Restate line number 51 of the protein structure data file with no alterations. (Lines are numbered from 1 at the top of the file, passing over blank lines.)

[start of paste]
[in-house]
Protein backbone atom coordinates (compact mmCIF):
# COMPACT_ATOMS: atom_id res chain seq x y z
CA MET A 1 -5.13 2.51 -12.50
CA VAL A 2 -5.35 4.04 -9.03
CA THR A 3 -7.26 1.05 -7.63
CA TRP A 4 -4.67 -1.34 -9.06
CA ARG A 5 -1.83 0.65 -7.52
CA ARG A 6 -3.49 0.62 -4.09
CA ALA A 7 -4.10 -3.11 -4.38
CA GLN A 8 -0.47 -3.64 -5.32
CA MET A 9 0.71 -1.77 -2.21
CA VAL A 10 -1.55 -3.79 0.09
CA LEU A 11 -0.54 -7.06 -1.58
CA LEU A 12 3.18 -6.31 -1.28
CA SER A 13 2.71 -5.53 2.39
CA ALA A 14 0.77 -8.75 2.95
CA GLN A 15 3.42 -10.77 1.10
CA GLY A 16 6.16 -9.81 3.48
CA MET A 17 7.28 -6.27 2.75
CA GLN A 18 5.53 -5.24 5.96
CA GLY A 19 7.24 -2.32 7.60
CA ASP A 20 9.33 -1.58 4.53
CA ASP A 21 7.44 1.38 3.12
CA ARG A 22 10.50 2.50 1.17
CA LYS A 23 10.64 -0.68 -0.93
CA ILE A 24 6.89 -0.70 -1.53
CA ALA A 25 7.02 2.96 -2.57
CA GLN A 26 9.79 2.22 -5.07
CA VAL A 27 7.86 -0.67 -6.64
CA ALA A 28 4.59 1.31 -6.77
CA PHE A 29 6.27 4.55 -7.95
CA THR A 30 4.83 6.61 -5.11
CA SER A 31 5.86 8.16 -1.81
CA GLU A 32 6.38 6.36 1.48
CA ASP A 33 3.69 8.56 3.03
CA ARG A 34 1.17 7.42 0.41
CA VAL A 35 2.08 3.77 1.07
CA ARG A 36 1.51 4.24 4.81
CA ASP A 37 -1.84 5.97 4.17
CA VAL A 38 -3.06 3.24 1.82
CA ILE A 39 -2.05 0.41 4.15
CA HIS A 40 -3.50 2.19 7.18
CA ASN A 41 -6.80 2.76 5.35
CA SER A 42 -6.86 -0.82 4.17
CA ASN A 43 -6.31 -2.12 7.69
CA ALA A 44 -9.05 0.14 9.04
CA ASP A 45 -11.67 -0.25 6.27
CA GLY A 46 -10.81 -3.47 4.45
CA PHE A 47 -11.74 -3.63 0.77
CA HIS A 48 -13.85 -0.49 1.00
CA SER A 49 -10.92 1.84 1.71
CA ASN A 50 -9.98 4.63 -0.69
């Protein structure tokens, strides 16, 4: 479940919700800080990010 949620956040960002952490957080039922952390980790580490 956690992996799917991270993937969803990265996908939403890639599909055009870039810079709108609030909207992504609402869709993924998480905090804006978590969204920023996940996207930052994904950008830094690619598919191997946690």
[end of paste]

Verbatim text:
CA HIS A 48 -13.85 -0.49 1.00